Comparing Polish data on women’s economic activity with relevant figures from other countries reveals that the situation in Poland does not differ greatly from other EU Member States of similar standing (Table 3). According to data for 2005 from the Organisation for Economic Co-operation and Development (OECD), women represent 45.4% of the total economically active population, compared with 50% in Estonia and 44% in the Czech Republic. Despite the generally similar data outlined in this table, women in Poland nonetheless represent a higher proportion of the unemployed population (49%) than is the case in many other countries.

Table 3: Economically active women in selected EU countries (as % of active population)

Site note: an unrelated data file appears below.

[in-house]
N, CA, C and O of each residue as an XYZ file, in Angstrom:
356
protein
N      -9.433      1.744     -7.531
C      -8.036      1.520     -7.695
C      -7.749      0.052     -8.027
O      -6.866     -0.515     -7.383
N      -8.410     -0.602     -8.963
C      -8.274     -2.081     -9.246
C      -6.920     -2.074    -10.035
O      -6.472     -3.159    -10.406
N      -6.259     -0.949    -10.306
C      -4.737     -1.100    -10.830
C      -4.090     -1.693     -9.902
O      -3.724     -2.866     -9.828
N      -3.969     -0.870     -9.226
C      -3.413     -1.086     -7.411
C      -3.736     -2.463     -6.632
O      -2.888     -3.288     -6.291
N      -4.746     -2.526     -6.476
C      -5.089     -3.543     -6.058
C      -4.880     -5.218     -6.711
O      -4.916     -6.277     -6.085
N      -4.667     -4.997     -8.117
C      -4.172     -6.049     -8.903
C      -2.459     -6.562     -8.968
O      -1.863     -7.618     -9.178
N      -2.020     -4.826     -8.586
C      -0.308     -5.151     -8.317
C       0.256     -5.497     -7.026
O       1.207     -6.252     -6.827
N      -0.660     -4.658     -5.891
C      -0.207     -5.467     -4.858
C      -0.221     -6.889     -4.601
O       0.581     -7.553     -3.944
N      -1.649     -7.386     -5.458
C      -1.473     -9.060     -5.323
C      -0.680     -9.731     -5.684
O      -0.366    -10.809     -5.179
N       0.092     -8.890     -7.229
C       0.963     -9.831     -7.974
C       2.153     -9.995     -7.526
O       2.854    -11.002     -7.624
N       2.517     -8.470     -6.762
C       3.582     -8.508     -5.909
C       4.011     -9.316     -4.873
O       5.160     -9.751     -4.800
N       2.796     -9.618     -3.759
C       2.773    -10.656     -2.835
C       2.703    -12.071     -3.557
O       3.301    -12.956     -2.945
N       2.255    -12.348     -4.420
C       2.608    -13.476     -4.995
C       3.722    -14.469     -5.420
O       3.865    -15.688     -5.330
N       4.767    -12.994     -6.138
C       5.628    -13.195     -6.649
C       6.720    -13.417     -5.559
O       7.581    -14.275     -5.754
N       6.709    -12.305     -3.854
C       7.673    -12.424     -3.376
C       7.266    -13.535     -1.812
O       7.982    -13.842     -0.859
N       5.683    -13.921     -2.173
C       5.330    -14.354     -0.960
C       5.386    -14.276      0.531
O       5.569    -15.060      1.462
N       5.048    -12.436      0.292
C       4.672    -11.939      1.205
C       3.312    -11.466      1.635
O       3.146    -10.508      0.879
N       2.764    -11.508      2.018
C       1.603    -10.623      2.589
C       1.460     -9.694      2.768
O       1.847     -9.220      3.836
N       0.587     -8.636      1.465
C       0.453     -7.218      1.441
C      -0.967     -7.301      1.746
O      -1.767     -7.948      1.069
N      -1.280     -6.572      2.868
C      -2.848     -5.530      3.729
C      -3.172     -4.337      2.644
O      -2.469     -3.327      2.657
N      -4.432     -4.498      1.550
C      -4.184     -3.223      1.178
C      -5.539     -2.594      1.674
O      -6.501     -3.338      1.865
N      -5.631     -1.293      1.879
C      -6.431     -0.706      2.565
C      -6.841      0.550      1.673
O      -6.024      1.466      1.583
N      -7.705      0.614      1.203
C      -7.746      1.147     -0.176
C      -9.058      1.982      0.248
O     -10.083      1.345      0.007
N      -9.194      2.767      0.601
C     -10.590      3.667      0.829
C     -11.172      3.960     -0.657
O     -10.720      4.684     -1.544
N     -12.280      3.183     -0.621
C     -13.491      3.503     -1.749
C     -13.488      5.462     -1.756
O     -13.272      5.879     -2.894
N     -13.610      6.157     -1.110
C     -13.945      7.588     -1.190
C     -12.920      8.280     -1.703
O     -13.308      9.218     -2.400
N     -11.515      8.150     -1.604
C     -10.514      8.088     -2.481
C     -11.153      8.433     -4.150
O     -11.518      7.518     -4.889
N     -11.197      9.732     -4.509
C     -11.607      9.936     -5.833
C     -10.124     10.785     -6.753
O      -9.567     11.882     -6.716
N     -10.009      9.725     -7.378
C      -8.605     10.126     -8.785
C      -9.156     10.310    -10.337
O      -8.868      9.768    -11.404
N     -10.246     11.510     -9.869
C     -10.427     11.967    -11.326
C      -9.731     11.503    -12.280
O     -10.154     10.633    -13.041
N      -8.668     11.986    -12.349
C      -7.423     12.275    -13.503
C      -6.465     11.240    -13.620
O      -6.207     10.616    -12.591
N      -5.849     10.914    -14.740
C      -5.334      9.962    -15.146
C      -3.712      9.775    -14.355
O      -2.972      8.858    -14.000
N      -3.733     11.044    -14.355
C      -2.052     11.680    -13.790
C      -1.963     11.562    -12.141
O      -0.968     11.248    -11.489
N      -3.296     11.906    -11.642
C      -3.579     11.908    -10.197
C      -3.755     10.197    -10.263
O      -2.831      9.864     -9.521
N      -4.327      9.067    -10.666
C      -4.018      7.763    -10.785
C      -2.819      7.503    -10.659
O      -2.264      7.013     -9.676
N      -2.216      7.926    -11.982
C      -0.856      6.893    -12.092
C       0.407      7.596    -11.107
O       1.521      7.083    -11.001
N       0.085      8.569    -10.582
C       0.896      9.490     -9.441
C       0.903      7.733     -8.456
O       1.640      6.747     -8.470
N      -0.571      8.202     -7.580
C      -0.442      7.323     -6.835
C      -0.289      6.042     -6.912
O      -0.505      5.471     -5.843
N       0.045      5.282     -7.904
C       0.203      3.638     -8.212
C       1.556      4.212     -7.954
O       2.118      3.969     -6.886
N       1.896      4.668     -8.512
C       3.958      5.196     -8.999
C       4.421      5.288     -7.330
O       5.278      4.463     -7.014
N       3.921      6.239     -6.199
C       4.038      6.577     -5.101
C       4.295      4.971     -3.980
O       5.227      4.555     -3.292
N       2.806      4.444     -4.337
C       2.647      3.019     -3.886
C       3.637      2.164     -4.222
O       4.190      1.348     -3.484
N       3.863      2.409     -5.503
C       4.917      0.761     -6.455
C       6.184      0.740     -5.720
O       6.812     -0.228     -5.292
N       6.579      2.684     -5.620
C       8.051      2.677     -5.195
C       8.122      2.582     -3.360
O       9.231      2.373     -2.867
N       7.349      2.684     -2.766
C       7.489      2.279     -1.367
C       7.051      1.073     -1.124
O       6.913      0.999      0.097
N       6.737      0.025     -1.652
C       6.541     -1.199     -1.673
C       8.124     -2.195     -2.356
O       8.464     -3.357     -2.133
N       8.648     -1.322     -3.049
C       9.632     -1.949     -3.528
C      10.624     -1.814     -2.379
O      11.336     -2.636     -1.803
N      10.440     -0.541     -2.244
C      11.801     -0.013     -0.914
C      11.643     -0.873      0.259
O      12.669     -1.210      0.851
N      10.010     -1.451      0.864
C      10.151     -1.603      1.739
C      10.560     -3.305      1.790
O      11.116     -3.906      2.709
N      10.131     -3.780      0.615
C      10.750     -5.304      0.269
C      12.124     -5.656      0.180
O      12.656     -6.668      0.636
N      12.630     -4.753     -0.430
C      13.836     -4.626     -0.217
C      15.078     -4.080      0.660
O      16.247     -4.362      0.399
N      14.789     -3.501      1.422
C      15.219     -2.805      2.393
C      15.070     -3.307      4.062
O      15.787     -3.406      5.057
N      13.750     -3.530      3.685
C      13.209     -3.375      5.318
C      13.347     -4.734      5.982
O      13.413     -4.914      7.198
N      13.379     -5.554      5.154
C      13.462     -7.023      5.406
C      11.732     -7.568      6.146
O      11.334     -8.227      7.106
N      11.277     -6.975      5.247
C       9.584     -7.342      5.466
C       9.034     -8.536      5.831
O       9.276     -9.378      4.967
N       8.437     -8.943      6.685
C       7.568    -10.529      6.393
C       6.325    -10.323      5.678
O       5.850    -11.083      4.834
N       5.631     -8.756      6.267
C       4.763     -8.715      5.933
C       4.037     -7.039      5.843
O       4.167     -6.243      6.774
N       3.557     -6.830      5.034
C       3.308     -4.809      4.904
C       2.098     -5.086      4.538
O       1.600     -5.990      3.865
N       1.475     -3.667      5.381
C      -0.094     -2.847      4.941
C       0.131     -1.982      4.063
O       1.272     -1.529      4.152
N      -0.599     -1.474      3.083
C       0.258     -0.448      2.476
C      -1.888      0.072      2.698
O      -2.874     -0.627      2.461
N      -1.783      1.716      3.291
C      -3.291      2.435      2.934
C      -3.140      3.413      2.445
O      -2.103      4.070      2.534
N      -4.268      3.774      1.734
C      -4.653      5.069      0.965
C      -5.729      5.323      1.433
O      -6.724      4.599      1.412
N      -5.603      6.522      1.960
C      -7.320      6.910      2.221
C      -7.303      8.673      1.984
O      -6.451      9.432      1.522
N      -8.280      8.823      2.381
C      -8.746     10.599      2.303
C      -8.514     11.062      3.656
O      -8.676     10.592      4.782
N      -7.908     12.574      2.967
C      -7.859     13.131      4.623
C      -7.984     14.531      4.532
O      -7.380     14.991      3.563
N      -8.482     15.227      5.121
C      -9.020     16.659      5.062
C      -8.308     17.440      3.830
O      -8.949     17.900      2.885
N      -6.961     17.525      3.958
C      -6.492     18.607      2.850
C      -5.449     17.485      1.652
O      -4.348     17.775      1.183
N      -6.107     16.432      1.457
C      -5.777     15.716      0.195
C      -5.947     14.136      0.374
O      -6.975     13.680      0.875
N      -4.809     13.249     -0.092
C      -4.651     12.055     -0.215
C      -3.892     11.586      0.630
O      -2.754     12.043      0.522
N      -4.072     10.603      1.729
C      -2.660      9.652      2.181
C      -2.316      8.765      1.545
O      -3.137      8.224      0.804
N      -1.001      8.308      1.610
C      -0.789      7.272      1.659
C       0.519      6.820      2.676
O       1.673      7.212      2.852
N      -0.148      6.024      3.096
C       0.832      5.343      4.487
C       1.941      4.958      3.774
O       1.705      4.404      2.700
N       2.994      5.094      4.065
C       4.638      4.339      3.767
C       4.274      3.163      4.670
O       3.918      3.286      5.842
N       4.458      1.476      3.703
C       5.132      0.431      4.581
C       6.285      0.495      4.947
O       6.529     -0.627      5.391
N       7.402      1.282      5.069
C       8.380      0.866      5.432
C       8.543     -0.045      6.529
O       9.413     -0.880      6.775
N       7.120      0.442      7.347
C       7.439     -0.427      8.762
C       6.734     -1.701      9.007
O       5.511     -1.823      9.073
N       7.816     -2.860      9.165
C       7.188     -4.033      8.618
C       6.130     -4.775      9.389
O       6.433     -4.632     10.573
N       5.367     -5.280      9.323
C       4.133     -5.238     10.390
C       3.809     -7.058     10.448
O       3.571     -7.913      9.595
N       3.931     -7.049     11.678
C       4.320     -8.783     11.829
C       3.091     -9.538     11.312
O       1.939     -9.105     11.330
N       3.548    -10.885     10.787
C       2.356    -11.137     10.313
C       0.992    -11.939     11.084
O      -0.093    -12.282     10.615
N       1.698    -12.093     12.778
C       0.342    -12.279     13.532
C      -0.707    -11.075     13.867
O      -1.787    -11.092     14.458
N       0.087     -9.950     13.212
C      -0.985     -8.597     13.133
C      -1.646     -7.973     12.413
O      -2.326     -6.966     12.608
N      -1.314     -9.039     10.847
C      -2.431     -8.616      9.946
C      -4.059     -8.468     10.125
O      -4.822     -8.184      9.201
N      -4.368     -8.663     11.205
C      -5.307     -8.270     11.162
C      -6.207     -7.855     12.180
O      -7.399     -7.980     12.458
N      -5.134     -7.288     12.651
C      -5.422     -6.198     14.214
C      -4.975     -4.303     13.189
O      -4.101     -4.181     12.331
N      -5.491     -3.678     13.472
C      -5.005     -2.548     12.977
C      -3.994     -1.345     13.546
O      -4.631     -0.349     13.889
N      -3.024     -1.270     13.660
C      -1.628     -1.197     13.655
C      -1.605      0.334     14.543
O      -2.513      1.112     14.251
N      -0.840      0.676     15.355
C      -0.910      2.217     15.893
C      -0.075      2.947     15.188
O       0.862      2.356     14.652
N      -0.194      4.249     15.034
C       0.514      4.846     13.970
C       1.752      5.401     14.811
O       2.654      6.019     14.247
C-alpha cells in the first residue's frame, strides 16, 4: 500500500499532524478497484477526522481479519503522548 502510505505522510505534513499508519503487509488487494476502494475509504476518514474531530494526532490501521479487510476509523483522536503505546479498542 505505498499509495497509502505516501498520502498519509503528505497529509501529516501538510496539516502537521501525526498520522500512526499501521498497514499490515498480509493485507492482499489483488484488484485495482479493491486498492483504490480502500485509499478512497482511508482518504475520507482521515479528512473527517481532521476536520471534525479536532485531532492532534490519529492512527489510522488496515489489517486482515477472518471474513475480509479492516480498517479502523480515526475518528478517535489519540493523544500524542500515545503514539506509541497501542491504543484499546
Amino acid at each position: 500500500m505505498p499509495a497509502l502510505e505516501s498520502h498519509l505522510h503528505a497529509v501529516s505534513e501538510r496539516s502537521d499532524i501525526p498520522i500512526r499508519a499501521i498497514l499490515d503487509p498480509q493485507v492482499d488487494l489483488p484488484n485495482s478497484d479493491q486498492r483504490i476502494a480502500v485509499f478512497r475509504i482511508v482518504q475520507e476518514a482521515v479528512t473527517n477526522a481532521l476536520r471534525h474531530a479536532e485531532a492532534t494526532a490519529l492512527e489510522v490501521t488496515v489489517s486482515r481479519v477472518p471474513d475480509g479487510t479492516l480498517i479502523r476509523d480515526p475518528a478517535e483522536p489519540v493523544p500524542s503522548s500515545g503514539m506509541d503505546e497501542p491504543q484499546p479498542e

Country Total Working Unemployed
Bulgaria 46.5 46.6 45.5
Czech Republic 44.1 43.2 54.4
Estonia 50.0 50.6 44.6
Hungary 45.9 45.7 47.7
Latvia 48.3 48.5 46.6
Lithuania 49.1 49.1 49.5
Poland 45.4 44.7 49.0
Romania 44.9 45.2 40.3
Slovakia 44.9 44.4 47.7
Slovenia 46.1 45.9 48.3

Note: Data for 2005, taken from OECD, 2006.

Source: GUS, ‘Women in Poland’, Warsaw 2007

Income

The data published by GUS include a comparison of the earnings of women and men in full-time employment. Table 4 highlights the scale of inequalities in this regard for 2002 and 2004, with women clearly earning significantly less than men within every age group.

Table 4: Full-time employment and average earnings before tax, by sex and age, 2002 and 2004
  2002 2004 2002 2004
Employed full time (%) Average gross earnings in PLN
Women Men Women Men Women Men Women Men
Total 100.0 100.0 100.0 100.0 2,015.79 2,425.00 2,150.44 2,571.64
By age:
24 or less 5.7 7.5 5.1 6.8 1,311.20 1,442.52 1,312.76 1,460.86
25–34 25.3 29.6 26.9 30.3 1,906.32 2,254.53 1,984.37 2,313.62
35–44 31.9 28.1 30.8 26.4 2,011.41 2,552.86 2,154.89 2,691.42